What would it feel like to be, in some sense, a brain without a body? Now a handful of people in Sweden can tell you.
These invisible people didn’t actually disappear. No magic capes, evil rings or cloaking devices were involved, and other people could still see them. But they believed to an extent that their bodies had vanished, thanks to an elaborate psychological trick. And it seems that losing your body may have a positive side effect. “The experience of having an invisible body seems to reduce stress, specifically the stress we feel when standing in front of strangers,” says Arvid Guterstam, a cognitive neuroscientist at the Karolinska Institutet, whose team describes the finding this week in Scientific Reports.
That people can be fooled this way isn’t entirely surprising. Though powerful, the brain has its limits, and piecing together the information gathered by the senses requires some guesswork and filling in blanks. That means even our day-to-day experience of reality can be thought of as a trick of the mind. “Almost everything we perceive is an illusion based on partial information,” says Susana Martinez-Conde, a neuroscientist at SUNY Downstate Medical Center. “Most of the time the brain does a pretty good job, but sometimes it really gets it wrong.”
Investigating why the brain sometimes falters can reveal how it gets things right the rest of the time. Consider the classic illusion of the rubber hand: Stroke a person's hand while it's hidden under a table and, at the same time, stroke a prosthetic hand in plain sight. The hand’s owner will begin to think of the prosthetic as part of their body. Scans conducted during this illusion have highlighted the brain regions involved in the confusion, helping scientists identify neurons whose job it is to combine data from different senses.
Extraordinary circumstances outside of the laboratory can also distort our relationships with our bodies. Amputees talk about phantom limbs extending from the stumps where their arms or legs used to be. And damage to the spine has been known to give rise to the sensation of a second body projecting out at an angle from the neck, hovering in empty space.
Inspired by these cases of ghostly flesh, the new illusion started with virtual reality goggles. Bespectacled volunteers who were completely intact looked down and saw not their bellies and legs but only empty space—a live feed recorded by a nearby camera pointed at the floor. That wouldn’t be much of a trick on its own. But Guterstam then stroked each volunteer’s stomach with an unseen paintbrush while waving a second brush under the camera, where it could be seen dancing alone. If the pair of brushes moved in the same patterns at the same time, things got strange.
Faced with contradictory information—the feel of the bristles against their torsos clashing with the sight of a brush touching nothing—many people experienced the uncanny sensation that their body had become transparent. This spell proved powerful. When those who succumbed to it watched a knife being thrust through the empty space, their skin reacted. Its electrical conductance jumped, which the researchers interpreted as a stress reaction to this threat against the invisible self. Volunteers who saw a knife but did not experience the invisibility illusion had a much smaller reaction.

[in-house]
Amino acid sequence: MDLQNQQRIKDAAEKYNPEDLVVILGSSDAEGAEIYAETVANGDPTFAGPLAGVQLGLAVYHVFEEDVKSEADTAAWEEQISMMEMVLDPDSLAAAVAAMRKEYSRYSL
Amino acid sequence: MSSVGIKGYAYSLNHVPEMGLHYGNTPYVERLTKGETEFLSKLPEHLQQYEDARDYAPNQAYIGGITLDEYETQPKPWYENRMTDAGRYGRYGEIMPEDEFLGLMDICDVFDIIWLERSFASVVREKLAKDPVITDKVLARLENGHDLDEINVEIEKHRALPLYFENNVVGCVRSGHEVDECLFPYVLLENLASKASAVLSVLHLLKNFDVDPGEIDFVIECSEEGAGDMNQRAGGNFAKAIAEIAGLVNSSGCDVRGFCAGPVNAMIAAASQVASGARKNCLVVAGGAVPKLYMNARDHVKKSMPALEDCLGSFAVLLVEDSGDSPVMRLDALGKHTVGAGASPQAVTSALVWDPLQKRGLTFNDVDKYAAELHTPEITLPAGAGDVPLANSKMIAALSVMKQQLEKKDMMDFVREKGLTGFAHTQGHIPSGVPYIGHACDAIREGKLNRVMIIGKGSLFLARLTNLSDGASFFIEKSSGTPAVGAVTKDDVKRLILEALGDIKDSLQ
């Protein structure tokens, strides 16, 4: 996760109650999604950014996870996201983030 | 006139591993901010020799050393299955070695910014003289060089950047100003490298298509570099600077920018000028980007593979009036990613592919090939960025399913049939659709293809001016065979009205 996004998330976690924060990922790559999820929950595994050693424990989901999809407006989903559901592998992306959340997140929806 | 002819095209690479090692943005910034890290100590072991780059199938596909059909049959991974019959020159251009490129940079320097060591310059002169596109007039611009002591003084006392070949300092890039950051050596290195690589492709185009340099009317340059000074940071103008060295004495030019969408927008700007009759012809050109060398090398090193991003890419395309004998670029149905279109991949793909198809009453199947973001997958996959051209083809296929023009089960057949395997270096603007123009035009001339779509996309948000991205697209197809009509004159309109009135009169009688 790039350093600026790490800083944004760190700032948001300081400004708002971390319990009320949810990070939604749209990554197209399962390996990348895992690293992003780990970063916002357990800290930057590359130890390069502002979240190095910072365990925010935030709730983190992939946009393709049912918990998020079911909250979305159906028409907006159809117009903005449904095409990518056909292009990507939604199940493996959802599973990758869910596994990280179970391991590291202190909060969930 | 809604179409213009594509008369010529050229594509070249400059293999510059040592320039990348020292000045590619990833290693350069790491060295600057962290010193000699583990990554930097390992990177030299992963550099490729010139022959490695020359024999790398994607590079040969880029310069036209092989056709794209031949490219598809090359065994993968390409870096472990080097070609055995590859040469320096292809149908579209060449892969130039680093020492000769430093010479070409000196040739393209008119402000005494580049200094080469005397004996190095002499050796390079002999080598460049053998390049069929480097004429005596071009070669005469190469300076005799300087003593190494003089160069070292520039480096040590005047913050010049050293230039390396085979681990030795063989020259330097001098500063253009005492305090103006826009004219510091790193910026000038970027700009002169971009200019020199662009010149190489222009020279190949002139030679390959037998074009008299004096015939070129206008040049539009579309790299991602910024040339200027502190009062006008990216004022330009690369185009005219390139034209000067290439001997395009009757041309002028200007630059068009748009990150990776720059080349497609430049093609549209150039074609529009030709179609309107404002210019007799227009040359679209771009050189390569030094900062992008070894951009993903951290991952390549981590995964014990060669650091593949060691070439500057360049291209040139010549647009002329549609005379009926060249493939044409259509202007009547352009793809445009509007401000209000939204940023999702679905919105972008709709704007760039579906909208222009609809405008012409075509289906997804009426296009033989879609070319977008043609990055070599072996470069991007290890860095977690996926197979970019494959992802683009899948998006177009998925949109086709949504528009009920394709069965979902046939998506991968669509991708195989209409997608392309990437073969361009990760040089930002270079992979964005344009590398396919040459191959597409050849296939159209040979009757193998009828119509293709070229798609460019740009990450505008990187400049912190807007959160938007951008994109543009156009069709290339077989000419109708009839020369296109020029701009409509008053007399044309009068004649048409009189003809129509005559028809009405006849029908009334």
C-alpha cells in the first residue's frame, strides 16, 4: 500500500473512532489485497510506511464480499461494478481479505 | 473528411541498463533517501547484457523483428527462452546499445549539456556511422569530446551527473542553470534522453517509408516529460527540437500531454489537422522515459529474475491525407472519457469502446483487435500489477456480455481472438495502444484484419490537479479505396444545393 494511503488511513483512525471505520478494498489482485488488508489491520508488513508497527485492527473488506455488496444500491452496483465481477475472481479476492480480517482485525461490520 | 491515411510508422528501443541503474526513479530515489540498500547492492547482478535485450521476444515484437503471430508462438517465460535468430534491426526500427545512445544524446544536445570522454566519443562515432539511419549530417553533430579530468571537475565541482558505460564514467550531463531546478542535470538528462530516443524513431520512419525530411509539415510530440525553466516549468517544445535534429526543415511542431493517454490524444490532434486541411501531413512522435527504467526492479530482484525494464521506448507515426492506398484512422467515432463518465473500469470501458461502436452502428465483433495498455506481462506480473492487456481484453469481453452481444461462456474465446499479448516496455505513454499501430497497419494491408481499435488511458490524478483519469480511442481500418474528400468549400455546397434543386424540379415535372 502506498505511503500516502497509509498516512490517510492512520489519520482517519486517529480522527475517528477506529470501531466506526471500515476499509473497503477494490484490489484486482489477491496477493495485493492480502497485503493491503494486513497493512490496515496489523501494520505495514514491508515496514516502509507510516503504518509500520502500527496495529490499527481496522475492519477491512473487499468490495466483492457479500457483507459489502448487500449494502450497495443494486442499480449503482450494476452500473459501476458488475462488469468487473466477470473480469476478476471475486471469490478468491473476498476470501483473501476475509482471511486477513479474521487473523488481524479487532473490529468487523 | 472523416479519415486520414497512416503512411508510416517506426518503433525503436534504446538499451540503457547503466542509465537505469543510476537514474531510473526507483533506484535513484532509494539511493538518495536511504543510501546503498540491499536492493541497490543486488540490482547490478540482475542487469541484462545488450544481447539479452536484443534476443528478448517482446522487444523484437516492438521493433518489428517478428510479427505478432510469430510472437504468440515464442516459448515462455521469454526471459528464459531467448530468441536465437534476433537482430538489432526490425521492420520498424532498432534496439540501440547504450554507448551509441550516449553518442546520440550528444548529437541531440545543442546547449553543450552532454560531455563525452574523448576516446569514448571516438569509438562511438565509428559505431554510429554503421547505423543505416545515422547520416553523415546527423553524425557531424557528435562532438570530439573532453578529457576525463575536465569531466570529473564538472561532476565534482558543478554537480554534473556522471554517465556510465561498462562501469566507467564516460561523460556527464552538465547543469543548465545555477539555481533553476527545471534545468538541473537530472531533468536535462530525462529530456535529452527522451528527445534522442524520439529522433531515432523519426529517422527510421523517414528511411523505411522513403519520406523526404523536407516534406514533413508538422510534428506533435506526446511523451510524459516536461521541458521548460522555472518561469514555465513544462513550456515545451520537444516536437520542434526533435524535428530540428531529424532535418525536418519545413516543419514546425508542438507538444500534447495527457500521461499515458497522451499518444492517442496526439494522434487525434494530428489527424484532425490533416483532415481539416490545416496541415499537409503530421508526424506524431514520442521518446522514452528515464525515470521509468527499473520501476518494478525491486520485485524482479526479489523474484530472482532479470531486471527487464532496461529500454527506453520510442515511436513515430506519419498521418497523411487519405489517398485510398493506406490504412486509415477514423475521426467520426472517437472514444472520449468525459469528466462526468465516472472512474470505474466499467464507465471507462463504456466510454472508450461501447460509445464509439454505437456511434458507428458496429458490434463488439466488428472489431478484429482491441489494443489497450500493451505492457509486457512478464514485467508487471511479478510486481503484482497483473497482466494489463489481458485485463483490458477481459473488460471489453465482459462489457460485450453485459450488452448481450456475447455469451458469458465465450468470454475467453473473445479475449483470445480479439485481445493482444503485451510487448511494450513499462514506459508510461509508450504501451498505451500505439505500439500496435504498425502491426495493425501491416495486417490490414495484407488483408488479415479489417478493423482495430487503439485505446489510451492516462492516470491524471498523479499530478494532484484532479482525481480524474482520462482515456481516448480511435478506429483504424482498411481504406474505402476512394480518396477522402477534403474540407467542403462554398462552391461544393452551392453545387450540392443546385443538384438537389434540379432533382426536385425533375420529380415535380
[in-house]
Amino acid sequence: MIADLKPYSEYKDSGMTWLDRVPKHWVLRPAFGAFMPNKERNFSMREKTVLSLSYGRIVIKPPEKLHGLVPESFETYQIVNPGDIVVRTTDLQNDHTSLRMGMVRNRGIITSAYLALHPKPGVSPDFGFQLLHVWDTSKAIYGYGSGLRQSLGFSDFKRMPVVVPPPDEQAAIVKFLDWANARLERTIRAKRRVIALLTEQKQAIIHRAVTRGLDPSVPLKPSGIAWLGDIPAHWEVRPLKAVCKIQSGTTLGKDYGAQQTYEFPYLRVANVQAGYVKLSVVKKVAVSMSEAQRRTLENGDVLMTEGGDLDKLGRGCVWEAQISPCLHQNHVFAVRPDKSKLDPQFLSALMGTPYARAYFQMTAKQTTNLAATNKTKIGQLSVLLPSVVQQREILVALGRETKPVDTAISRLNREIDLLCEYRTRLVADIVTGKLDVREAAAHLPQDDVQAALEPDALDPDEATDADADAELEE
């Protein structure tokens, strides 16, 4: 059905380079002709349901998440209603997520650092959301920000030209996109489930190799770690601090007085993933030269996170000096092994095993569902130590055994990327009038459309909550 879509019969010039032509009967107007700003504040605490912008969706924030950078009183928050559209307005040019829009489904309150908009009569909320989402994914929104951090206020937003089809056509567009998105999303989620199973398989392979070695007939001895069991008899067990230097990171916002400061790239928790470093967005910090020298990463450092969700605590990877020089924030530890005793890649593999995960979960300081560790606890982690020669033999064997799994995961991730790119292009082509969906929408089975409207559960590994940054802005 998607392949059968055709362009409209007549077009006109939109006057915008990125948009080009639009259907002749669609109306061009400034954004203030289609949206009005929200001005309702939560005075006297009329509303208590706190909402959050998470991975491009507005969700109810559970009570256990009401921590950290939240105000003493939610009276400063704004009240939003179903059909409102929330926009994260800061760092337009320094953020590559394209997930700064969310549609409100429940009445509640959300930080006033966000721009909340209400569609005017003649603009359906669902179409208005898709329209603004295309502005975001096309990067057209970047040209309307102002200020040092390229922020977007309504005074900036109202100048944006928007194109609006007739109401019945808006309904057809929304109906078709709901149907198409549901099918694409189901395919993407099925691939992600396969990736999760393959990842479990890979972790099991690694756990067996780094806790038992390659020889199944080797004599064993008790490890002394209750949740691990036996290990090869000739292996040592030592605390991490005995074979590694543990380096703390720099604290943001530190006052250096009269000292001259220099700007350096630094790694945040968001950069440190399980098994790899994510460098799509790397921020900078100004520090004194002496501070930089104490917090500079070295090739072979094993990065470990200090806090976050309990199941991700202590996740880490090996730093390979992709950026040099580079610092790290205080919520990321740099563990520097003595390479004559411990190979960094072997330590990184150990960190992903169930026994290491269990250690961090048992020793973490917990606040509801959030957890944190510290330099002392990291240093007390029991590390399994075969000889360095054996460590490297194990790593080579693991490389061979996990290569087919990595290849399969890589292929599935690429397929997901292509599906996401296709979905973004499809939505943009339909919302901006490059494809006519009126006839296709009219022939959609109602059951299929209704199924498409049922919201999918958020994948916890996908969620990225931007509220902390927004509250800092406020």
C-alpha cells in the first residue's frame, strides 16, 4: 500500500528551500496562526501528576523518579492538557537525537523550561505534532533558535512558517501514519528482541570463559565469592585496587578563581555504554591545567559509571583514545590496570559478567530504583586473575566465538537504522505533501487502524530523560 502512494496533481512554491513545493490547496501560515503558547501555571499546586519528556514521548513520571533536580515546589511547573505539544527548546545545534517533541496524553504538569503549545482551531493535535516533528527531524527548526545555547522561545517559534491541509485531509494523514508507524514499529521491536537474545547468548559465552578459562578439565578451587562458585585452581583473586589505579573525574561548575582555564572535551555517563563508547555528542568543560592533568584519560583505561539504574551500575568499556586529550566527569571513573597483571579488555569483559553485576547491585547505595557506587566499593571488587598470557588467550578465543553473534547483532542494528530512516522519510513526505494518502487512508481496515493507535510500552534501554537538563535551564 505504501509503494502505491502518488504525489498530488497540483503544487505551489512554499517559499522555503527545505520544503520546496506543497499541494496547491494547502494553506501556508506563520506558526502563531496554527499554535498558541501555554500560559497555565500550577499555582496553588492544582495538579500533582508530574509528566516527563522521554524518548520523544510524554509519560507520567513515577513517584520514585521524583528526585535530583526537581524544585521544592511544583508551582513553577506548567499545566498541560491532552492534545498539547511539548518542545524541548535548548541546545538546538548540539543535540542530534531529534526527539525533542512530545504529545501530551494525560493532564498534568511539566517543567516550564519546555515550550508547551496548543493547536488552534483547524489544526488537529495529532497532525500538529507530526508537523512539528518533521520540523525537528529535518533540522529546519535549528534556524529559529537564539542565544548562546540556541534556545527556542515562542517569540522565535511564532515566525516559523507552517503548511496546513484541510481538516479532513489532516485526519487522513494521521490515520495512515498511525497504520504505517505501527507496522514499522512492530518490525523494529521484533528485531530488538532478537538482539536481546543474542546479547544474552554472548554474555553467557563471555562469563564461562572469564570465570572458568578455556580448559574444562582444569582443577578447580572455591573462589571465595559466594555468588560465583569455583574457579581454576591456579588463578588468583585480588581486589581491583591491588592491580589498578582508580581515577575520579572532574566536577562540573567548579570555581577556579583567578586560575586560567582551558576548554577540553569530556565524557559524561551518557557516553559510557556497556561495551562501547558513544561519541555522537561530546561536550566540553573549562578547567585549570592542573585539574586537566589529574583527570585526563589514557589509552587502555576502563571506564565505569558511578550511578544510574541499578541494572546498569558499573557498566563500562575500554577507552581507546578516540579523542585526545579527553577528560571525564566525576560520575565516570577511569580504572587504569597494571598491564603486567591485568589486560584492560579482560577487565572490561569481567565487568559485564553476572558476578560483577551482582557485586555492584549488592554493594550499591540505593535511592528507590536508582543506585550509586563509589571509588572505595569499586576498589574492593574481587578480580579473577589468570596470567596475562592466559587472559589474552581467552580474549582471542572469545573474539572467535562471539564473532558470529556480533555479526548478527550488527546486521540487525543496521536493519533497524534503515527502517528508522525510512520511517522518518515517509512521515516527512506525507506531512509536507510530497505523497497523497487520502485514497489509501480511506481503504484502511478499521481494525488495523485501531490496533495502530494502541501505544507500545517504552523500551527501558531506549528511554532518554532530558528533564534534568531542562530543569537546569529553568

“It’s interesting that they can turn the body off, and the self seems to continue,” says Patrick Haggard of the University College London Institute of Cognitive Neuroscience. “This suggests our sense of self might be less dependent on the material body than has been previously proposed.”
Hoping to put this illusion to good use, the researchers tried one last experiment. Goggled volunteers looked up from the empty space to the surprising sight of a crowd of people staring at them—not an actual audience there in the room, but a convincing image of a virtual crowd. This wasn’t very pleasant, as reported in surveys and indicated by increases in heart rate. But the participants seemed to experience a little less stress, on average, if under the influence of the invisibility illusion.
“It’s not a dramatic difference, but it’s a difference that can’t be explained by chance,” says Guterstam.
Virtual reality might thus be a tool for treating social anxiety, an intense fear of social situations accompanied by physical symptoms such as a pounding heart, sweating and shaking. A common treatment for those suffering from the disorder is cognitive behavioral therapy, in which someone is exposed to increasingly difficult social situations. Being able to turn invisible, at least in one’s own mind, could help people to cope with this process, the study authors suggest.
Though the preliminary data is intriguing, the illusion is still a long way from therapeutic use, says Lorimer Moseley, a cognitive neuroscientist at the Sansom Institute for Health Research at the University of South Australia. He has already challenged the reported benefits of other illusions, including the ability of the rubber hand trick to ease the pain that amputees often feel in their phantom limbs. Moseley is eager to put this new trick to the test. “It’s discoveries like these that plant a seed in the minds of people like me,” he says.
Ultimately, Guterstam hopes to tackle a more philosophical concern: how being invisible influences moral decisions. It’s a favorite topic of fiction writers: H.G. Wells’ invisible man invents an especially concealing paint only to become a thief and a terrorist. Comic book superheroes, on the other hand, often use their unusual gift to make the world a better place. And with the proliferation of cloaking materials being investigated in labs worldwide, fact may be catching up to fiction, which raises some ethical quandaries. “Does gaining the power of invisibility corrupt human moral nature? We have a new tool to answer this question,” Guterstam says.